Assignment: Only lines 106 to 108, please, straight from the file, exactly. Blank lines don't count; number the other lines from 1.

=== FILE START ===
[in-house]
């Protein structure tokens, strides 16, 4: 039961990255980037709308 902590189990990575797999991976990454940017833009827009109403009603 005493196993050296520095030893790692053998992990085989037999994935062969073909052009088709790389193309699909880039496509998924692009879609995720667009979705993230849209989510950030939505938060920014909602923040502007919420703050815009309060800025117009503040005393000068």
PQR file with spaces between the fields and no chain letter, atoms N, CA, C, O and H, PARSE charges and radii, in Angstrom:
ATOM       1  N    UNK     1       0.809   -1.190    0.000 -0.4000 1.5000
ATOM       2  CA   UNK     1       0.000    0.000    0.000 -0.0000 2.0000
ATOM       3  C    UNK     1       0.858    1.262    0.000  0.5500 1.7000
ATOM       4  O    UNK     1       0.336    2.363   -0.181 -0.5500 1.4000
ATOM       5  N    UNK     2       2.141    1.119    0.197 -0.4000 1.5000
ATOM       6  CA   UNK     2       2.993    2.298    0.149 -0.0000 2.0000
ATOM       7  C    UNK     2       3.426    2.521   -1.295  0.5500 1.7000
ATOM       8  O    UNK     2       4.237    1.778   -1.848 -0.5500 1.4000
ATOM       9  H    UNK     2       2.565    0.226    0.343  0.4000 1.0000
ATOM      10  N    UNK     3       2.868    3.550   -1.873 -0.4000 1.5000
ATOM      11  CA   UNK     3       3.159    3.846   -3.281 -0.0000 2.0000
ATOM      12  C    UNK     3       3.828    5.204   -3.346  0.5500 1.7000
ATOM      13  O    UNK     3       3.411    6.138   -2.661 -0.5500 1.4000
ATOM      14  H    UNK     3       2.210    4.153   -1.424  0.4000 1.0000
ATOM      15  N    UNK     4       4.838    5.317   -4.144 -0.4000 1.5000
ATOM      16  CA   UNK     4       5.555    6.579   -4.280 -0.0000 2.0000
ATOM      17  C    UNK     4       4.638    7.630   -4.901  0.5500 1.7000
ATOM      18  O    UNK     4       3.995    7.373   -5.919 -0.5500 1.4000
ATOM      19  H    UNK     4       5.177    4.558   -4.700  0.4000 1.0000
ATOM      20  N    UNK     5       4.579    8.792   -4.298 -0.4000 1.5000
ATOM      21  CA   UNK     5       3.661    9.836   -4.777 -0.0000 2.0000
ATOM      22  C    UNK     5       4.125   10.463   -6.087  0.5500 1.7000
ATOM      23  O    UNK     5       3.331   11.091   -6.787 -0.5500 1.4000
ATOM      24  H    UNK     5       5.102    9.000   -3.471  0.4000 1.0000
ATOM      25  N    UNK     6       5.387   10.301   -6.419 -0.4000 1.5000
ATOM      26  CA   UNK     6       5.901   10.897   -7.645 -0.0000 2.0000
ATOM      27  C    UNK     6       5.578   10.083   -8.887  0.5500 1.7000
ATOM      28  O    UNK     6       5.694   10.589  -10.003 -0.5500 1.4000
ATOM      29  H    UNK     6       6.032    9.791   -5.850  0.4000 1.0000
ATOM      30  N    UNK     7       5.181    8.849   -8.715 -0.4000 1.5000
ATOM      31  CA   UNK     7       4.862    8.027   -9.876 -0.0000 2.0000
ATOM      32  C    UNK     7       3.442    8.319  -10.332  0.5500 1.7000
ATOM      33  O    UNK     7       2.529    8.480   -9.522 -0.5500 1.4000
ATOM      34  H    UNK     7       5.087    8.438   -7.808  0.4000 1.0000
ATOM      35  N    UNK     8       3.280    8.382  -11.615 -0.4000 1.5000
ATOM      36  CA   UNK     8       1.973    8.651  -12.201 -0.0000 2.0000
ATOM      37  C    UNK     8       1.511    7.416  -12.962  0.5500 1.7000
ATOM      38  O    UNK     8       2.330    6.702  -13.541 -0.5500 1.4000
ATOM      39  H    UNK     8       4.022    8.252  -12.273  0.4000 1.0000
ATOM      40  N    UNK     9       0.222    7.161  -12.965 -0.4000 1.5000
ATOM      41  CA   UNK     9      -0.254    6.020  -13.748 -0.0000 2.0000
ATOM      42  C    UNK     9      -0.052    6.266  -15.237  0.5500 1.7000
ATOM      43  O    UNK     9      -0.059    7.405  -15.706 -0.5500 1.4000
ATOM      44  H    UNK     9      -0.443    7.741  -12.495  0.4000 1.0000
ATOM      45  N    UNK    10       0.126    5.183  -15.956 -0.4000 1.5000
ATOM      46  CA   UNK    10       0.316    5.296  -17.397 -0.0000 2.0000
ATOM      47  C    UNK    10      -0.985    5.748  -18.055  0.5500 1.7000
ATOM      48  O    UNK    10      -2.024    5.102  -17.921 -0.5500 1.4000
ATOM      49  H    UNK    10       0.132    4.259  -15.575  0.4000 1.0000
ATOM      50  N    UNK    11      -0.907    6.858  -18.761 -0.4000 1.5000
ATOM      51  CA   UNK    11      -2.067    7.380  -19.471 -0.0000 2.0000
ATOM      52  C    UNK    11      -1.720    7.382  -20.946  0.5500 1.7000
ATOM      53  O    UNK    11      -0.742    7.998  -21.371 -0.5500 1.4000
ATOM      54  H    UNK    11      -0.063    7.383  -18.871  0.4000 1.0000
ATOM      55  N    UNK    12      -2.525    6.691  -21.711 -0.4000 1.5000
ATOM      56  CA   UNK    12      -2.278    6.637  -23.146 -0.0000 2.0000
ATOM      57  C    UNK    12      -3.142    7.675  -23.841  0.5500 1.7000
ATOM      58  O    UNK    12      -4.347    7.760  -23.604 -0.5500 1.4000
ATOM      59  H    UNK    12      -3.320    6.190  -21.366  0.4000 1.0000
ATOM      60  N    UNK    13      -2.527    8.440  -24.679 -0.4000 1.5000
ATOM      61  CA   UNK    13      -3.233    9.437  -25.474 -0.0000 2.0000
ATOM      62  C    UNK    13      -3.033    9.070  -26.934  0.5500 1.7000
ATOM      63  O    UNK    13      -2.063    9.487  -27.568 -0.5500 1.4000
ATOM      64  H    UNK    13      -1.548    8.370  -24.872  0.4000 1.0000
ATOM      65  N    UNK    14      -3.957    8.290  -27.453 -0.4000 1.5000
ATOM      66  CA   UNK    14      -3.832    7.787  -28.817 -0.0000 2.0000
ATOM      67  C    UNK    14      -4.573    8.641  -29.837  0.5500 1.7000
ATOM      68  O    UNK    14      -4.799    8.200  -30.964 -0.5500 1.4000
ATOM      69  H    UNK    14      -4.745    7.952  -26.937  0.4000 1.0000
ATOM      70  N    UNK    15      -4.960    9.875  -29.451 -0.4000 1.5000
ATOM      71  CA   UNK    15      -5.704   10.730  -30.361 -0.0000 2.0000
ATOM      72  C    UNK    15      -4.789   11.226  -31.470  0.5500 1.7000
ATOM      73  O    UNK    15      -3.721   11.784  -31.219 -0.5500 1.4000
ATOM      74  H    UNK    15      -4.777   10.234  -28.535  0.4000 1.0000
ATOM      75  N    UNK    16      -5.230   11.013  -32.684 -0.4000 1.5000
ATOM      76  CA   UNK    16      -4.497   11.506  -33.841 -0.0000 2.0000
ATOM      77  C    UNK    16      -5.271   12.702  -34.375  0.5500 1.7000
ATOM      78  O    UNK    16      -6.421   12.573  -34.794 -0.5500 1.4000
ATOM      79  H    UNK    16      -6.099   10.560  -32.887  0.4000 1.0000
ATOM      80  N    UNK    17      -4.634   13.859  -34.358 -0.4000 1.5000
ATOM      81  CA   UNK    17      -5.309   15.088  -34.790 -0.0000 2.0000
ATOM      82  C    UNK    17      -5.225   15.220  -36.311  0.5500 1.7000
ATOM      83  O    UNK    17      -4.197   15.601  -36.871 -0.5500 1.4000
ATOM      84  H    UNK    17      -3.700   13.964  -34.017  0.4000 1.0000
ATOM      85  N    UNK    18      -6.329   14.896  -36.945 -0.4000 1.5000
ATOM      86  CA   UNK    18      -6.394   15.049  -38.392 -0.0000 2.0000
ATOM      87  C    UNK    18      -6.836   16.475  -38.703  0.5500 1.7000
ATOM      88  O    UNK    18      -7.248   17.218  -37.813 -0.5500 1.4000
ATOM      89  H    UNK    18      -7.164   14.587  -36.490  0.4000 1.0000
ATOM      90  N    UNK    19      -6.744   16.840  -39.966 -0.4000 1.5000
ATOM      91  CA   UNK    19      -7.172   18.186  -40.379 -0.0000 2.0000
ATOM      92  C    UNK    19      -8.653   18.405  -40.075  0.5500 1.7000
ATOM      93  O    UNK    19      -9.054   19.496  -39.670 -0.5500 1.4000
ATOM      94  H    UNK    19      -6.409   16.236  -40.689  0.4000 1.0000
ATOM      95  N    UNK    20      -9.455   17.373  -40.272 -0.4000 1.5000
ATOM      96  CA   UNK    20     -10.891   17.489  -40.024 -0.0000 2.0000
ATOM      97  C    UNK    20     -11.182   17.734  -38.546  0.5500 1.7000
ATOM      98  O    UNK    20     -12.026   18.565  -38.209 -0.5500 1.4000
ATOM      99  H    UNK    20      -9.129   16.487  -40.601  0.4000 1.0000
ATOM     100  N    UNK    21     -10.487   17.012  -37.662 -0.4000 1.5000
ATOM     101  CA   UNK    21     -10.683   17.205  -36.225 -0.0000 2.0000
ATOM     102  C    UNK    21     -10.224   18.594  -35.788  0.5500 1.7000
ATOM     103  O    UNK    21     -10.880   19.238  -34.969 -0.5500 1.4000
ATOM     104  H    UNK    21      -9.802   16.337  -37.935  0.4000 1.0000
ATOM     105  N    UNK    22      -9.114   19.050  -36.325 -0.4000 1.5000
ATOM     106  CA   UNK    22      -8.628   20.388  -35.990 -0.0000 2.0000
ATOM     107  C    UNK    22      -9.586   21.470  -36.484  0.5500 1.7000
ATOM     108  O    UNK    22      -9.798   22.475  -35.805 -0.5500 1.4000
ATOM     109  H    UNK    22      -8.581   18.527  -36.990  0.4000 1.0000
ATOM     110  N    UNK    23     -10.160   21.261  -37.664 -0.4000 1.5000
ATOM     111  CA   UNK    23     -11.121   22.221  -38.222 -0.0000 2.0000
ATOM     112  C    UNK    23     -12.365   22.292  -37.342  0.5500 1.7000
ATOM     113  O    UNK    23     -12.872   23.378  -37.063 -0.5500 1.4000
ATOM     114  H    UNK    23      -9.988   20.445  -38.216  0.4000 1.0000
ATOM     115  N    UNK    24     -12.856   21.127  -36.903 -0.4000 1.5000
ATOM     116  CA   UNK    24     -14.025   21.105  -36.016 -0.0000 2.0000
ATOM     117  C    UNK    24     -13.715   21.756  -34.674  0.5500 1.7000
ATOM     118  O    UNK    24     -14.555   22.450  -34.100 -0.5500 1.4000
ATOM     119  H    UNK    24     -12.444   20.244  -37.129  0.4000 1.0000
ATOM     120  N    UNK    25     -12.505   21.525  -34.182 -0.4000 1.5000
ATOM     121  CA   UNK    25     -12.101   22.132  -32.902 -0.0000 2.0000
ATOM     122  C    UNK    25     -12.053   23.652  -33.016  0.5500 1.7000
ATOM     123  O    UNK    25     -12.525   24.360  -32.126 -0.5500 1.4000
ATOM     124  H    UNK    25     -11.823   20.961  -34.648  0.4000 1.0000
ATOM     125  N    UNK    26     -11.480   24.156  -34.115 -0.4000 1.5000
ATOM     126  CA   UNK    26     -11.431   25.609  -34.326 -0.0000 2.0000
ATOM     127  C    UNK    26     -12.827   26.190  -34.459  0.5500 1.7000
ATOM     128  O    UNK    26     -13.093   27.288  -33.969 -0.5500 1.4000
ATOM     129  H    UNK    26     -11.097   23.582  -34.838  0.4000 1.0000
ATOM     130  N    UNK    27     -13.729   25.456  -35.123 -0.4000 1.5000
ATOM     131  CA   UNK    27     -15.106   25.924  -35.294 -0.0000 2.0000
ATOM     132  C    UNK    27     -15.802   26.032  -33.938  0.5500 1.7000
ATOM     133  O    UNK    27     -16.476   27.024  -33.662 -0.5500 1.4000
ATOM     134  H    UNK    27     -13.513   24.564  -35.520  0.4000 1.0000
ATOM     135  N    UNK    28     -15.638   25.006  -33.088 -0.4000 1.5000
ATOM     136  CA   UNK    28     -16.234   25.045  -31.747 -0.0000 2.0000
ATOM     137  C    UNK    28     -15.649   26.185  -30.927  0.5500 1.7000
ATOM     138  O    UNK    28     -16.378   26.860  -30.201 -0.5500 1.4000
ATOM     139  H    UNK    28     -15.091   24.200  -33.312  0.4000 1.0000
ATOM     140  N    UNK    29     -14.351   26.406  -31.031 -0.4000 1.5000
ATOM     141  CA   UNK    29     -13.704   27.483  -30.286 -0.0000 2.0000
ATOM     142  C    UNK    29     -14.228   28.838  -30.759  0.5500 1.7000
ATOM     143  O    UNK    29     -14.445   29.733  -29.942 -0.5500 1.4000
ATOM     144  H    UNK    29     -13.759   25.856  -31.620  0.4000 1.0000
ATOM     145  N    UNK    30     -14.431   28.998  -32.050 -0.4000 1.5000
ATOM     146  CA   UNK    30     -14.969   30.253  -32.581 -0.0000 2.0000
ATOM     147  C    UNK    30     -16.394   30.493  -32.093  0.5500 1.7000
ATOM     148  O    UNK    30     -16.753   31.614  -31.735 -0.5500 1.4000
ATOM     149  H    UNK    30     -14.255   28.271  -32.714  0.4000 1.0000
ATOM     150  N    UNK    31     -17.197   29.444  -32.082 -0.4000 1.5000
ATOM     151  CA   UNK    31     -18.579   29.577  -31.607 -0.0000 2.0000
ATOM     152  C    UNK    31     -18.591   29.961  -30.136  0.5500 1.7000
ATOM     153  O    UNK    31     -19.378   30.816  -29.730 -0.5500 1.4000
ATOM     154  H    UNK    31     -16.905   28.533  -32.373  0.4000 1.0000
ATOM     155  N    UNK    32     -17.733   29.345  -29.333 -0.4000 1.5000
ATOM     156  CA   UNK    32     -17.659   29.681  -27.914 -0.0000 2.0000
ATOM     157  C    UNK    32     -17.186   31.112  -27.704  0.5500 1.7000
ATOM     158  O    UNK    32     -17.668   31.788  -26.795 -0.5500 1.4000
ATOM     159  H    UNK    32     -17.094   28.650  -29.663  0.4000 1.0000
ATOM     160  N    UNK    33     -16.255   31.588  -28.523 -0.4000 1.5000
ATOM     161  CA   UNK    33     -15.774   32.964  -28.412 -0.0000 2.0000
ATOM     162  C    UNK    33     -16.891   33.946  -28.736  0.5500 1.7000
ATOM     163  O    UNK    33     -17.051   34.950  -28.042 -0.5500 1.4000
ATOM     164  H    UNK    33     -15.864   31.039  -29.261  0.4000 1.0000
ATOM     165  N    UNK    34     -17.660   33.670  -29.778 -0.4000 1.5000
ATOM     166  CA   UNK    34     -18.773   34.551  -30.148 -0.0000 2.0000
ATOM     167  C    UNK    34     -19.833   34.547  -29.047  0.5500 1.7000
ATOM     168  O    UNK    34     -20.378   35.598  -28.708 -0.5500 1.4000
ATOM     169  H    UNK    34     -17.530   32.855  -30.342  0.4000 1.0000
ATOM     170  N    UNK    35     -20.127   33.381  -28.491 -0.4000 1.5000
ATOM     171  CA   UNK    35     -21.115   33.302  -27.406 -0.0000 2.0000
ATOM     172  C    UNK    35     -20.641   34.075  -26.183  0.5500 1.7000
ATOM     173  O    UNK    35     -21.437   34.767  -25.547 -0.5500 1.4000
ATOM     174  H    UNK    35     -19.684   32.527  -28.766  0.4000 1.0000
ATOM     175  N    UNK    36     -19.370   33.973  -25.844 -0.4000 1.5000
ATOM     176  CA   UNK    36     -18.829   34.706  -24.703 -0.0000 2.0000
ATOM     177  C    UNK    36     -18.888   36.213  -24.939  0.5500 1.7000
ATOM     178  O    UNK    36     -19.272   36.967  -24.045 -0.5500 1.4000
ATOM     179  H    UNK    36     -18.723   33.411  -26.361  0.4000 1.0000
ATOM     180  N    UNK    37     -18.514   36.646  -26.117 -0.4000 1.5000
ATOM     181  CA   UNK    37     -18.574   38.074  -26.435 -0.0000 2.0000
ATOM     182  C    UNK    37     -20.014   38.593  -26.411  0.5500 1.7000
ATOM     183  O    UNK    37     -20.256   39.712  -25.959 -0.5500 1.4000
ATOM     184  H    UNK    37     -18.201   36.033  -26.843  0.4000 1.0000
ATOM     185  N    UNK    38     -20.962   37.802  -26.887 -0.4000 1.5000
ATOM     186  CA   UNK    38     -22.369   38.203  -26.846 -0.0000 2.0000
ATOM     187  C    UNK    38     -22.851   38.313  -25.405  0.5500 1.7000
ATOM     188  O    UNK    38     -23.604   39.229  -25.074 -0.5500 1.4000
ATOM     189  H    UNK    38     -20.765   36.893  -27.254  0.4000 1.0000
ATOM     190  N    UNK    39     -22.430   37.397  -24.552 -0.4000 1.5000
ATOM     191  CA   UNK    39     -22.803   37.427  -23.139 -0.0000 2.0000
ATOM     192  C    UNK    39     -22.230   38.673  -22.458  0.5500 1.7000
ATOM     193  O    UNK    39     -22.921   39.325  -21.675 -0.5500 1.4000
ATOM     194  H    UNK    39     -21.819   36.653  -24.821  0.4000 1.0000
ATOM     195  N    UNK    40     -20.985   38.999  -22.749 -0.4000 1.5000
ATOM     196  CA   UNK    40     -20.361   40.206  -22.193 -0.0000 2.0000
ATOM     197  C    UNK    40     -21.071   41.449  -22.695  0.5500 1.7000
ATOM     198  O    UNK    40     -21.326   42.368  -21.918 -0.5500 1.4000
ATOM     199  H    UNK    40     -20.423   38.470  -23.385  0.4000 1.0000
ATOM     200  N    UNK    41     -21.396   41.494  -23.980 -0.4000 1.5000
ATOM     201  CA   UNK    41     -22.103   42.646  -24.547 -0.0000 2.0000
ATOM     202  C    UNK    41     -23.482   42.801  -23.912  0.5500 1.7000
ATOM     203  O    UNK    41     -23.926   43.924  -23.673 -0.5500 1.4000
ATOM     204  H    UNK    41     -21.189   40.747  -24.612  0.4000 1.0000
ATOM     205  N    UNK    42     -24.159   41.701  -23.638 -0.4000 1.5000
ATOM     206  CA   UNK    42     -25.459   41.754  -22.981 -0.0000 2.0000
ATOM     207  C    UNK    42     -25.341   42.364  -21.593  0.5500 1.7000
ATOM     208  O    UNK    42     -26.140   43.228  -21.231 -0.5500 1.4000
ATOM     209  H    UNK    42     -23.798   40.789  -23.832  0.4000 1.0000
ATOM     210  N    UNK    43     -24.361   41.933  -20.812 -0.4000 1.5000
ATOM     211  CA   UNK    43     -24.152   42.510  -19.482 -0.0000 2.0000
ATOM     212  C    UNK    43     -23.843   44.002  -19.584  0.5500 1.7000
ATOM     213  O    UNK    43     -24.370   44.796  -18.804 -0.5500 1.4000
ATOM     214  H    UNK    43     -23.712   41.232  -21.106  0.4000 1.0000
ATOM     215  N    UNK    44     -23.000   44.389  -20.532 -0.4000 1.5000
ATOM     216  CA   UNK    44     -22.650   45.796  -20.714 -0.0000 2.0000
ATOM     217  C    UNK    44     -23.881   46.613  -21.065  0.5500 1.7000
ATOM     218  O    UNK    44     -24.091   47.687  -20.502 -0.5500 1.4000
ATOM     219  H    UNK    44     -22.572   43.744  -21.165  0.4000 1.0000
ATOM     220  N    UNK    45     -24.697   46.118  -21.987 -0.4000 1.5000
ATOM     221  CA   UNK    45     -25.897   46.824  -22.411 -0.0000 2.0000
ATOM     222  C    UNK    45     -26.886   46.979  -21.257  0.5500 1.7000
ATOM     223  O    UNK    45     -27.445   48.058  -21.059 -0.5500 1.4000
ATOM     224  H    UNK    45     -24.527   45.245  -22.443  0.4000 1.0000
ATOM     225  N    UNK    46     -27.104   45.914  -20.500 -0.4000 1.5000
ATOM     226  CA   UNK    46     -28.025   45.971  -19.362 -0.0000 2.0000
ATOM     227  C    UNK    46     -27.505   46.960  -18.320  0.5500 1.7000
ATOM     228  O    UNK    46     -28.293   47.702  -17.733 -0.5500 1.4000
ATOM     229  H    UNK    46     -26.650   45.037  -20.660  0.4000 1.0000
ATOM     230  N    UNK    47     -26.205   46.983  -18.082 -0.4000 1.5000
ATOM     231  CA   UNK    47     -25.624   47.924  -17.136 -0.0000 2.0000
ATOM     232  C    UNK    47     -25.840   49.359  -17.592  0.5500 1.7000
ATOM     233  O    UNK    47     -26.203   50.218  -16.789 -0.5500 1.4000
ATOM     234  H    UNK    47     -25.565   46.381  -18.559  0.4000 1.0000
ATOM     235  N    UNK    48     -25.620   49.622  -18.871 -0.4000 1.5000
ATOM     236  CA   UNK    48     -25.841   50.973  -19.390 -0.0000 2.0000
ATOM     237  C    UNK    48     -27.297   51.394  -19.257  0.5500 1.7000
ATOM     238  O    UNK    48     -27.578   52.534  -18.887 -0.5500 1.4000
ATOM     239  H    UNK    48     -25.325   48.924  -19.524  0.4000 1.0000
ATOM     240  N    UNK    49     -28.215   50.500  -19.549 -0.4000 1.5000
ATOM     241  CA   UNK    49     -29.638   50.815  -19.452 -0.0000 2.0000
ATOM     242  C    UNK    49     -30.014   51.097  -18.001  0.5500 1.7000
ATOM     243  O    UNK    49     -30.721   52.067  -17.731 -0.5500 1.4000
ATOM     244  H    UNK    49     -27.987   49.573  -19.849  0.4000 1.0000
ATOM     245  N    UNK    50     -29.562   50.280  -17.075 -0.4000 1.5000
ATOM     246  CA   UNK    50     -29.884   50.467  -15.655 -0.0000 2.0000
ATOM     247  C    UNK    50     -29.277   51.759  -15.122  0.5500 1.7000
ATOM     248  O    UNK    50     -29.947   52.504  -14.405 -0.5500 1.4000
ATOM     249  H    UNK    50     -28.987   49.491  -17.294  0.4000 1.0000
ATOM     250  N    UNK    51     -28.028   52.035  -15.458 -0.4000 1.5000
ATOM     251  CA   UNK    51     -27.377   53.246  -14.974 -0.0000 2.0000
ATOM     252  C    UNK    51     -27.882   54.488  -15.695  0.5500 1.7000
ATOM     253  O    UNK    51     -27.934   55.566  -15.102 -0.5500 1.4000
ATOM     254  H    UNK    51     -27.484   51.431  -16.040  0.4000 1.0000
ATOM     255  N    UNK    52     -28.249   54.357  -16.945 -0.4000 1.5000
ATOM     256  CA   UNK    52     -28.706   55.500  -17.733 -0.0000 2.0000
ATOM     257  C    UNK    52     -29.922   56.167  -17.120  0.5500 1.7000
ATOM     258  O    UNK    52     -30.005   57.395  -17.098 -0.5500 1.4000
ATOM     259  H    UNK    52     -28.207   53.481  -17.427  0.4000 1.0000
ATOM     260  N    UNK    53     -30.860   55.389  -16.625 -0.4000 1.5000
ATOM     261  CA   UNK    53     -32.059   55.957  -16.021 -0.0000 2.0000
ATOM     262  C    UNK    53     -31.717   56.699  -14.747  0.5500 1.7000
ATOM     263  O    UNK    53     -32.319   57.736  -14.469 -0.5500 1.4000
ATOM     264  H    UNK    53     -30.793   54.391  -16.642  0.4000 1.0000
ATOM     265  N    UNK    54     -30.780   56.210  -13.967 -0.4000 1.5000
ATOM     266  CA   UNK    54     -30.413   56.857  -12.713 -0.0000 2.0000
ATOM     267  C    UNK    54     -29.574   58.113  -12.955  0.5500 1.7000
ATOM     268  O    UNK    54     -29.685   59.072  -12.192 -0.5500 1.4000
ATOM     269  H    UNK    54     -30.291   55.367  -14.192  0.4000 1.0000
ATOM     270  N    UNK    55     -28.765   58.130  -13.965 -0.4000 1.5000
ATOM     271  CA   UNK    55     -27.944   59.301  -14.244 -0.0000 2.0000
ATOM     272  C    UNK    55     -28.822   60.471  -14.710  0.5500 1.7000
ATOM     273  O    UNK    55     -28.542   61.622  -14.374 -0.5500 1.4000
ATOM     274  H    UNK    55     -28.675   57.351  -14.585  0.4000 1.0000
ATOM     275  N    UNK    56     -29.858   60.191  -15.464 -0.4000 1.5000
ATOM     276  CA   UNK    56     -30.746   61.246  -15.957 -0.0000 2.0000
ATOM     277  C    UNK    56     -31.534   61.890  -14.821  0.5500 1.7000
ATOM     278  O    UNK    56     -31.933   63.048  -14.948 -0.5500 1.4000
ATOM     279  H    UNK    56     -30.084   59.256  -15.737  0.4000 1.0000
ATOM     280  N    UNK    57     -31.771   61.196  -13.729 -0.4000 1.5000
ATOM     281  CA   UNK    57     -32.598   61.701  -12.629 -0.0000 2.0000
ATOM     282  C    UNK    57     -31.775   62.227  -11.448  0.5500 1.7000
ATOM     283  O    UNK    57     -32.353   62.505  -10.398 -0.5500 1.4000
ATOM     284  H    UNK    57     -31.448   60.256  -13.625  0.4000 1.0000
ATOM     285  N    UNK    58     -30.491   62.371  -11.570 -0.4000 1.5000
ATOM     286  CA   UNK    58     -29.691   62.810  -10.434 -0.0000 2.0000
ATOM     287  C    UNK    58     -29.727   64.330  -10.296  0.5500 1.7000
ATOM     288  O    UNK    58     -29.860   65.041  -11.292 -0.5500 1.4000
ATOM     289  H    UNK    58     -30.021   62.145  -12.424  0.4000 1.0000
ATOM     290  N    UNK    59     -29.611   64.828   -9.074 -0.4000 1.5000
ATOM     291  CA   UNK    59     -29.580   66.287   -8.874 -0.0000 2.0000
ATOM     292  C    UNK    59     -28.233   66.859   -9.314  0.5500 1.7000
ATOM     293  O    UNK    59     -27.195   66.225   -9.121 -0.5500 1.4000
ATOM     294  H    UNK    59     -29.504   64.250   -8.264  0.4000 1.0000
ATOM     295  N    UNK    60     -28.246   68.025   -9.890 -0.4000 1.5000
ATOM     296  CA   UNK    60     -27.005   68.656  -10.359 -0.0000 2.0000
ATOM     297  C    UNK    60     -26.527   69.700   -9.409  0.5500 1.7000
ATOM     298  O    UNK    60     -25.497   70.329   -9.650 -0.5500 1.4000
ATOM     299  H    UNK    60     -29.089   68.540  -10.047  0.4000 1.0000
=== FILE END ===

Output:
ATOM     103  O    UNK    21     -10.880   19.238  -34.969 -0.5500 1.4000
ATOM     104  H    UNK    21      -9.802   16.337  -37.935  0.4000 1.0000
ATOM     105  N    UNK    22      -9.114   19.050  -36.325 -0.4000 1.5000